Inspiring STEM Women: Mary Anning

Mary Anning was a fossil collector, fossil dealer and a paleontologist who’s work contributed to major changes in scientific thought about the history of the earth, life and organisms. Her passion began as she would go fossil hunting by her home on the Blue Lias cliffs of Dorset in England. This was often a dangerous job as she had to collect newly exposed fossils following landslides before they would be lost to the sea, indeed she was almost killed by a landslide in 1833.

She collected fossils with her mother and brother following her father’s death to make money for the family, and their popularity grew. She immersed herself in the world of geology and anatomy reading scientific literature whenever she could obtain or borrow it. Her education was incredibly limited, learning to read and write in Sunday school. She had a copy of the Dissenters Theological Magazine and Review which was a prized possession and contained two articles written by her pastor- one which urged dissenters to study the new science of geology. Following financial ups and downs and with increasingly good knowledge and reputation, aged 27 she was able to open her own fossil shop, ‘Annings Fossil Depot.’

Although not able to fully participate in the scientific community, which was male-only and strictly for the upper classes (working class men or women who discovered fossils were very rarely credited in publications), her discoveries included the first ichthyosaur skeleton correctly identified; the first two plesiosaur skeletons found; the first pterosaur skeleton located outside of Germany and many important fish fossils. Her work also played a major role in identifying ‘bezoar stones’ as they were known at the time as actual fossilized feces and she discovered that belemnite fossils contained fossilized ink sacs similar to one found in modern cephalopods. She produced exceptionally high standard samples and sample displays and drawings. She also worked on dissection of fish to better understand how bones structures were held together.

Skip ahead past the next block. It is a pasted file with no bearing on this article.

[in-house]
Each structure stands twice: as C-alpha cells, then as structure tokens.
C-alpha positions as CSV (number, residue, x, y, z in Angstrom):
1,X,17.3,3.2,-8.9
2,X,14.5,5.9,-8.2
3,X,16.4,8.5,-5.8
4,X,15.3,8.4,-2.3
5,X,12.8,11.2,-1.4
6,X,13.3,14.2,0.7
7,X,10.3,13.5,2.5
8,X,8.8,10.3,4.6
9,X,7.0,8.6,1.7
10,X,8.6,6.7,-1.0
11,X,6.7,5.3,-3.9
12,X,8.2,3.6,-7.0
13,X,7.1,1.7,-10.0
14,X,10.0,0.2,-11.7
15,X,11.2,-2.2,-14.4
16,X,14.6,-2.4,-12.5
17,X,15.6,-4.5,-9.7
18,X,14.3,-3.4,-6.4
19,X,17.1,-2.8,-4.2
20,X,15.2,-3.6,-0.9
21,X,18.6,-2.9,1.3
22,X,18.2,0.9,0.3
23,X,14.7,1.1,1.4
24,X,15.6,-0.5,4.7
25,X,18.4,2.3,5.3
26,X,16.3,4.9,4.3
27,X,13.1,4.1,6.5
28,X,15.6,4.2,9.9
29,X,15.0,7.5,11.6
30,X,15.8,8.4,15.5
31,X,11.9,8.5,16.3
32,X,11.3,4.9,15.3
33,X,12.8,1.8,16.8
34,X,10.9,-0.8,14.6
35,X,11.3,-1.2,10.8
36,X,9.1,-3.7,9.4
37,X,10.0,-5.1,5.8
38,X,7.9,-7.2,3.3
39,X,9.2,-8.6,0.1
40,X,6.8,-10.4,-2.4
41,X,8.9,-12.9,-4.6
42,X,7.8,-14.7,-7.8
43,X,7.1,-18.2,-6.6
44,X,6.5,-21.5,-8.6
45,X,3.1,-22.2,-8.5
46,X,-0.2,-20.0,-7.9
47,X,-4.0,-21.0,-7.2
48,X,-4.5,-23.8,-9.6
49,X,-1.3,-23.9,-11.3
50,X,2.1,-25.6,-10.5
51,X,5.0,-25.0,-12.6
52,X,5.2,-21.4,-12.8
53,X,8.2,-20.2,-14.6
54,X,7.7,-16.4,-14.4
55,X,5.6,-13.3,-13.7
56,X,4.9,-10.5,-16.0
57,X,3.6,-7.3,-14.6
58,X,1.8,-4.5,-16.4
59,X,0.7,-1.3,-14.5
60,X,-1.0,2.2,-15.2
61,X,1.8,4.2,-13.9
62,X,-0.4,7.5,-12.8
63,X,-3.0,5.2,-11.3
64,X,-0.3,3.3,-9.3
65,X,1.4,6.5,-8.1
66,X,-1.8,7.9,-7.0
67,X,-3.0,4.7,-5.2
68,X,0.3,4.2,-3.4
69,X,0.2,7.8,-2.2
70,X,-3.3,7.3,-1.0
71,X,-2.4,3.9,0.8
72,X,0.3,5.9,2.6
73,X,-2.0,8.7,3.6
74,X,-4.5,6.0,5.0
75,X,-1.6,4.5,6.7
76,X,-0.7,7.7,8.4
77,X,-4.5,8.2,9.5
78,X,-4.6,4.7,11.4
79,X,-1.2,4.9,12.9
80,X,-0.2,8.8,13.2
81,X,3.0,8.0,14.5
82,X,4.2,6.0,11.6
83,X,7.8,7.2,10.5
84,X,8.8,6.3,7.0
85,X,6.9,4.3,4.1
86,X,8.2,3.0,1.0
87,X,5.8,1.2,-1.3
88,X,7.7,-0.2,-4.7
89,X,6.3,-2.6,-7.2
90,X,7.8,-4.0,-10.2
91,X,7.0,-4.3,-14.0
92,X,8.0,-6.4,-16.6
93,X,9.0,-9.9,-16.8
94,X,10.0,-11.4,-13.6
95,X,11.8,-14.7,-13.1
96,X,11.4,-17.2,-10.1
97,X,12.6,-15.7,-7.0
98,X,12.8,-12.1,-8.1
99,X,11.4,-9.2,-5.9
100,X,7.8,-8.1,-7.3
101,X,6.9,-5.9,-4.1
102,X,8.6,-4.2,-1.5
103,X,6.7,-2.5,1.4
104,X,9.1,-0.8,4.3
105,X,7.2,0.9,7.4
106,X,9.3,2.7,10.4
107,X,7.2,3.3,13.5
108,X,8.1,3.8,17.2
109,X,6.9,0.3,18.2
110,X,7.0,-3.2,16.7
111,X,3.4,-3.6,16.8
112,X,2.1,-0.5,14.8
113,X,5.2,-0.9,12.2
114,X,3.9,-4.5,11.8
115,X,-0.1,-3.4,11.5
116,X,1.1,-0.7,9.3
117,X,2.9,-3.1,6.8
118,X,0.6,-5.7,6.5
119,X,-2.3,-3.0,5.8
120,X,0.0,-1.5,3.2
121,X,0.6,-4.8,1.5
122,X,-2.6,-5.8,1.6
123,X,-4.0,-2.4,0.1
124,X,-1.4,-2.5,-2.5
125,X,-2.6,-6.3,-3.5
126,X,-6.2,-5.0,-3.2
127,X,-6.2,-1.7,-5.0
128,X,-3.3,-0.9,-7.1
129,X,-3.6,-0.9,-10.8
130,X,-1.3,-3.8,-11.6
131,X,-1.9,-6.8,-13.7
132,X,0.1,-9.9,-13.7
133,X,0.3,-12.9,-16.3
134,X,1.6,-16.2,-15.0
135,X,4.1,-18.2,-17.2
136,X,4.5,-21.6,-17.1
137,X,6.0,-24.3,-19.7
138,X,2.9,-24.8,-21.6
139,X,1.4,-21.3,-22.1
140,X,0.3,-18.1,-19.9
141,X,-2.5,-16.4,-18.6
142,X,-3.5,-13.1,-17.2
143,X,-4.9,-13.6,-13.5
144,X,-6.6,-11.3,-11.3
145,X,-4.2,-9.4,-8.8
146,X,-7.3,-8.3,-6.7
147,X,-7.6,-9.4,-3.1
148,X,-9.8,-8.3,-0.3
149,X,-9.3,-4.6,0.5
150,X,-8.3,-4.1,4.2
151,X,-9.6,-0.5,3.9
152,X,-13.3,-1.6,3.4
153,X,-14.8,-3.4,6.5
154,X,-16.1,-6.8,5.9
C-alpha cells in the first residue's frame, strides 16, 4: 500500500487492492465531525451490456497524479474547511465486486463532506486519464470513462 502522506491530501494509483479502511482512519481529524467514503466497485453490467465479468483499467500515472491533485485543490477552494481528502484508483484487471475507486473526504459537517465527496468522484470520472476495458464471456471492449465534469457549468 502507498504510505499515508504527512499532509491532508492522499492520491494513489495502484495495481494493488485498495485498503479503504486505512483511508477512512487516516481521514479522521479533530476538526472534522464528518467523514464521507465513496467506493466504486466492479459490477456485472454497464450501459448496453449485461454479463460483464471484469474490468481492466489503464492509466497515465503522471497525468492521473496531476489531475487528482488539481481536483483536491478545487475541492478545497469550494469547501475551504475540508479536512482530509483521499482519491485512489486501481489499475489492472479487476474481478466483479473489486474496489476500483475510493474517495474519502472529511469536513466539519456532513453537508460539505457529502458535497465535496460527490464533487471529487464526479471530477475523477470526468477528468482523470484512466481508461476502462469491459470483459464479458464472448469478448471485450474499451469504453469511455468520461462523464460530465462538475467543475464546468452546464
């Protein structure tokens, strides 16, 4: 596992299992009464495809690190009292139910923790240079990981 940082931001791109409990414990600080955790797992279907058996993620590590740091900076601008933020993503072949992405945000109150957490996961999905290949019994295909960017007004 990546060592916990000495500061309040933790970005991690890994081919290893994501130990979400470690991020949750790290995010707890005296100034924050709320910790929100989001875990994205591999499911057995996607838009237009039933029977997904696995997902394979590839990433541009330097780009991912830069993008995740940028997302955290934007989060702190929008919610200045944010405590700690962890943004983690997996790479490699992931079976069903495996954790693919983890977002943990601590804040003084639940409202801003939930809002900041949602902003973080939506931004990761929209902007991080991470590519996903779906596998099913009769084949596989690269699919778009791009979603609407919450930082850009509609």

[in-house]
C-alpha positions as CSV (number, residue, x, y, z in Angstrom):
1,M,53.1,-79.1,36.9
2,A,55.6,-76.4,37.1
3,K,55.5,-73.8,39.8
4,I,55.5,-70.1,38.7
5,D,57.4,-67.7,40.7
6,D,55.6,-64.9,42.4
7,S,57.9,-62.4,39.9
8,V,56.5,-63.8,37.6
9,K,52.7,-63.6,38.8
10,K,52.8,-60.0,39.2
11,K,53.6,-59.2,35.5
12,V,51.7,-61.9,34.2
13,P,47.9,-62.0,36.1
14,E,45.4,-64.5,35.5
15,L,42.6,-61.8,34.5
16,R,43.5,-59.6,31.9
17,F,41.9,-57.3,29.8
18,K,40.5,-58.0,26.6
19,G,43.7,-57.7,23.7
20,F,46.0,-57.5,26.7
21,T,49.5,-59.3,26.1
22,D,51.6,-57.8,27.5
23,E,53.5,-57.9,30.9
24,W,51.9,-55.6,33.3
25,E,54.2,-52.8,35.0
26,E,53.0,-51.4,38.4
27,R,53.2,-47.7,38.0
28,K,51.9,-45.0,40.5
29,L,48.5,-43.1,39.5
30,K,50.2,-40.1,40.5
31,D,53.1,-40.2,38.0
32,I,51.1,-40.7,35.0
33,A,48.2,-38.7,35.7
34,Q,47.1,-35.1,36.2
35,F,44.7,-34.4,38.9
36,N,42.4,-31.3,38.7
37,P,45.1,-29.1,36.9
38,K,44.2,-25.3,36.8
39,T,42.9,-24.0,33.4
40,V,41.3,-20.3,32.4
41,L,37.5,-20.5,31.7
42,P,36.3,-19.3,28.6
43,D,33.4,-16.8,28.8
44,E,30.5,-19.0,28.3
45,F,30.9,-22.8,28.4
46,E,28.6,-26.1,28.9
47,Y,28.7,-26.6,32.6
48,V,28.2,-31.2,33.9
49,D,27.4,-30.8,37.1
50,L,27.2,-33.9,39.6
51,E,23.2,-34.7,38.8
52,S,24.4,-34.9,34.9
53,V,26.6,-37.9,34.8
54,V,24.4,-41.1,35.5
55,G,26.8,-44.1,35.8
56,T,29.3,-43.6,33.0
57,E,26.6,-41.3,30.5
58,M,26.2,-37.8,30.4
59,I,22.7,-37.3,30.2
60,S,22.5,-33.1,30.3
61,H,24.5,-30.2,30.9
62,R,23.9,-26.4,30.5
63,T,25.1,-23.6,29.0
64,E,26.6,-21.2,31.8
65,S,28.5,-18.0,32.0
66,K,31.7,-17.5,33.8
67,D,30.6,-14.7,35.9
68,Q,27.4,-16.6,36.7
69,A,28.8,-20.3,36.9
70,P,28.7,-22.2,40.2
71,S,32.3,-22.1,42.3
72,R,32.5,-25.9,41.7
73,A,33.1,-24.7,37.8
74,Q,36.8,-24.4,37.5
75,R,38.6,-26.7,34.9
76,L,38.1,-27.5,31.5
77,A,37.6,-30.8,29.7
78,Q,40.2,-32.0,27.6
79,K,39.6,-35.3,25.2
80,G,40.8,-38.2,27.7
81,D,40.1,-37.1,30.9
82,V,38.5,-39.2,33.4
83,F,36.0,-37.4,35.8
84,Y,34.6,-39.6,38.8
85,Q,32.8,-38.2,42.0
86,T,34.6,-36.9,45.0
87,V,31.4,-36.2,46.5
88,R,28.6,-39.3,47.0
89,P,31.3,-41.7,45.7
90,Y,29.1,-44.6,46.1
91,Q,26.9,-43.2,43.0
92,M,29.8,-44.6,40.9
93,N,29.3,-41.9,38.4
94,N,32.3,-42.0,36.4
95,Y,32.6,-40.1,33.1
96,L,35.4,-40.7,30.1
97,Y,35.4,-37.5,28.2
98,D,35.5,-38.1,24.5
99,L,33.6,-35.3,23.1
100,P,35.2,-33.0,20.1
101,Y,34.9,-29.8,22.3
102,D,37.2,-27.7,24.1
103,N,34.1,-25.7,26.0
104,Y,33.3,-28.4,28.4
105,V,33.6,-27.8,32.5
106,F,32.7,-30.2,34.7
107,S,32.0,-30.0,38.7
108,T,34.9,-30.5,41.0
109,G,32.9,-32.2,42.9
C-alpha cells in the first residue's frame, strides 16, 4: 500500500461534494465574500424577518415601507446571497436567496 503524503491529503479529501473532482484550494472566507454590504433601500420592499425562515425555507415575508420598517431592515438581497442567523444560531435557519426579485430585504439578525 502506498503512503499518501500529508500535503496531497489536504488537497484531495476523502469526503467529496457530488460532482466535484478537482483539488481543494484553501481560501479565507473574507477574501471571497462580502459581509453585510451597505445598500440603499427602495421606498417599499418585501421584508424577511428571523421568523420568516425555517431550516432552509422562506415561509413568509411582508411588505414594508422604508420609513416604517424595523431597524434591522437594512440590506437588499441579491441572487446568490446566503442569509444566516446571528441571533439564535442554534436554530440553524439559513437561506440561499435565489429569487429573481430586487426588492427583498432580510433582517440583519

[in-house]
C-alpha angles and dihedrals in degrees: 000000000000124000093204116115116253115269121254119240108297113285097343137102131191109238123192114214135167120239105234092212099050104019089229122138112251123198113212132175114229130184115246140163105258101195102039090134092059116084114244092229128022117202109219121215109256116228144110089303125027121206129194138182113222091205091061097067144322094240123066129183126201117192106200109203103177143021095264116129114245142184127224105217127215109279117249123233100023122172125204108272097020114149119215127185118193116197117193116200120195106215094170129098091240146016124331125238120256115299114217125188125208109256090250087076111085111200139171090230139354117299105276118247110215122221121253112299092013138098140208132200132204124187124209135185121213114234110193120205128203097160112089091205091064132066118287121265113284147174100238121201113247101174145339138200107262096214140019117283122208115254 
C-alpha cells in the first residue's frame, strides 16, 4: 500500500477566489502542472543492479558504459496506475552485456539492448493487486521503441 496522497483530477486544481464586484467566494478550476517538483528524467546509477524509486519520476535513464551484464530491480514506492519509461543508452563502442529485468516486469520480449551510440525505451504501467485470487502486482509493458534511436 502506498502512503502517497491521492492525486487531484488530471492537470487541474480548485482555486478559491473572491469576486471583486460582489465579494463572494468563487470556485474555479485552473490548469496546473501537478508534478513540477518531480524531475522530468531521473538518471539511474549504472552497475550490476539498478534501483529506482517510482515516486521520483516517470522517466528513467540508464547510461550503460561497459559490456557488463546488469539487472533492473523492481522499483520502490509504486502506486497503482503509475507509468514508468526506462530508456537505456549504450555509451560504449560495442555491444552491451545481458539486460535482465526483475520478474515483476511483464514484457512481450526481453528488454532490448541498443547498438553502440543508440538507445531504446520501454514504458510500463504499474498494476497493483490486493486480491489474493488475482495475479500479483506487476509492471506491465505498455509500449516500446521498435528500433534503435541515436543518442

Anning was well known amongst geological academics across Europe and many travelled to fossil hunt with her, visit her shop and consult her on issues of anatomy. Many well-known academics, such as leading British geologist Roderick Murchison and Swiss paleontologist Louis Agassiz credited or thanked her in their published works. During particular times of financial difficulty, peers and friends took the opportunity to help, for example her friend and geologist Henry De la Beche commissioned Georg Scharf to make a lithographic print based on his own water colour painting showing life in prehistoric Dorset that was based on Annings fossil findings. He sold copies of the print and donated the proceeds to her. Despite all of this, she was not eligible to join the Geological Society of London, as she was a woman. She wasn’t even allowed to attend as a guest. It was in 2010, 163 years after her death, that the Royal Society included her name in a list of ten British women who most influenced the history of science.

She was well loved and respected by the Geological Society, despite her gender, however. Upon hearing of her breast cancer diagnosis in 1846 the Society raised money from its own members to help with expenses, she was made an honorary member of the Dorset County Museum, and the Geological society also contributed to a stained-glass window in her memory after her death. Charles Darwin wrote an article about her life, in which he referenced her humble background as a cabinet makers’ daughter and praised how she had overcome financial difficulties, and difficulties being a women and lower class member of society to contribute so much, ‘The carpenter’s daughter has won a name for herself, and has deserved to win it.’

Written by Sophie Chadwick

Posted on Thursday Mar 24